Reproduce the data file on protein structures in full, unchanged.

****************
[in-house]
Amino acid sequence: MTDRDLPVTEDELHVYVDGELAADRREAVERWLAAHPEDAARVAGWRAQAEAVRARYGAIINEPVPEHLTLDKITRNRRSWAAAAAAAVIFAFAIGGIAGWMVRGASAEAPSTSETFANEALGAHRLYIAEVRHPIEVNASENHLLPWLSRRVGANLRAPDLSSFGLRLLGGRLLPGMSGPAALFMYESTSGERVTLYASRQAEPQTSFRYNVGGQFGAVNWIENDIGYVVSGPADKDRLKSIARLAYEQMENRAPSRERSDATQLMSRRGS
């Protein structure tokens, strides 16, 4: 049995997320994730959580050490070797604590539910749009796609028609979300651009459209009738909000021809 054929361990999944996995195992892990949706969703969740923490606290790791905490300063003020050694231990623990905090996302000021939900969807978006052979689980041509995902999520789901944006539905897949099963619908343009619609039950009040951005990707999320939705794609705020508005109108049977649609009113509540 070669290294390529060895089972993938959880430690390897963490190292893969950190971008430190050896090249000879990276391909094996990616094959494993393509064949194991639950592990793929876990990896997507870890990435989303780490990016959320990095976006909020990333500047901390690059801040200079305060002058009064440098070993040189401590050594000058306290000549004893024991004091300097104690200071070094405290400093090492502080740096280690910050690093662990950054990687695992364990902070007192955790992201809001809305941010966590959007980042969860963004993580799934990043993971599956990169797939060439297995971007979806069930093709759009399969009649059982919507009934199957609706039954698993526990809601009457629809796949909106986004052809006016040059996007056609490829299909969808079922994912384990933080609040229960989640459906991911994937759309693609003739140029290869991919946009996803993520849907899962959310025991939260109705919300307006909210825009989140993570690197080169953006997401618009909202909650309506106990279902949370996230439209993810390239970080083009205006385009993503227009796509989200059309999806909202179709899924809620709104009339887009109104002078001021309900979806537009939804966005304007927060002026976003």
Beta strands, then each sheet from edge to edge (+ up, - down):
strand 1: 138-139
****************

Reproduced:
[in-house]
Amino acid sequence: MTDRDLPVTEDELHVYVDGELAADRREAVERWLAAHPEDAARVAGWRAQAEAVRARYGAIINEPVPEHLTLDKITRNRRSWAAAAAAAVIFAFAIGGIAGWMVRGASAEAPSTSETFANEALGAHRLYIAEVRHPIEVNASENHLLPWLSRRVGANLRAPDLSSFGLRLLGGRLLPGMSGPAALFMYESTSGERVTLYASRQAEPQTSFRYNVGGQFGAVNWIENDIGYVVSGPADKDRLKSIARLAYEQMENRAPSRERSDATQLMSRRGS
């Protein structure tokens, strides 16, 4: 049995997320994730959580050490070797604590539910749009796609028609979300651009459209009738909000021809 054929361990999944996995195992892990949706969703969740923490606290790791905490300063003020050694231990623990905090996302000021939900969807978006052979689980041509995902999520789901944006539905897949099963619908343009619609039950009040951005990707999320939705794609705020508005109108049977649609009113509540 070669290294390529060895089972993938959880430690390897963490190292893969950190971008430190050896090249000879990276391909094996990616094959494993393509064949194991639950592990793929876990990896997507870890990435989303780490990016959320990095976006909020990333500047901390690059801040200079305060002058009064440098070993040189401590050594000058306290000549004893024991004091300097104690200071070094405290400093090492502080740096280690910050690093662990950054990687695992364990902070007192955790992201809001809305941010966590959007980042969860963004993580799934990043993971599956990169797939060439297995971007979806069930093709759009399969009649059982919507009934199957609706039954698993526990809601009457629809796949909106986004052809006016040059996007056609490829299909969808079922994912384990933080609040229960989640459906991911994937759309693609003739140029290869991919946009996803993520849907899962959310025991939260109705919300307006909210825009989140993570690197080169953006997401618009909202909650309506106990279902949370996230439209993810390239970080083009205006385009993503227009796509989200059309999806909202179709899924809620709104009339887009109104002078001021309900979806537009939804966005304007927060002026976003």
Beta strands, then each sheet from edge to edge (+ up, - down):
strand 1: 138-139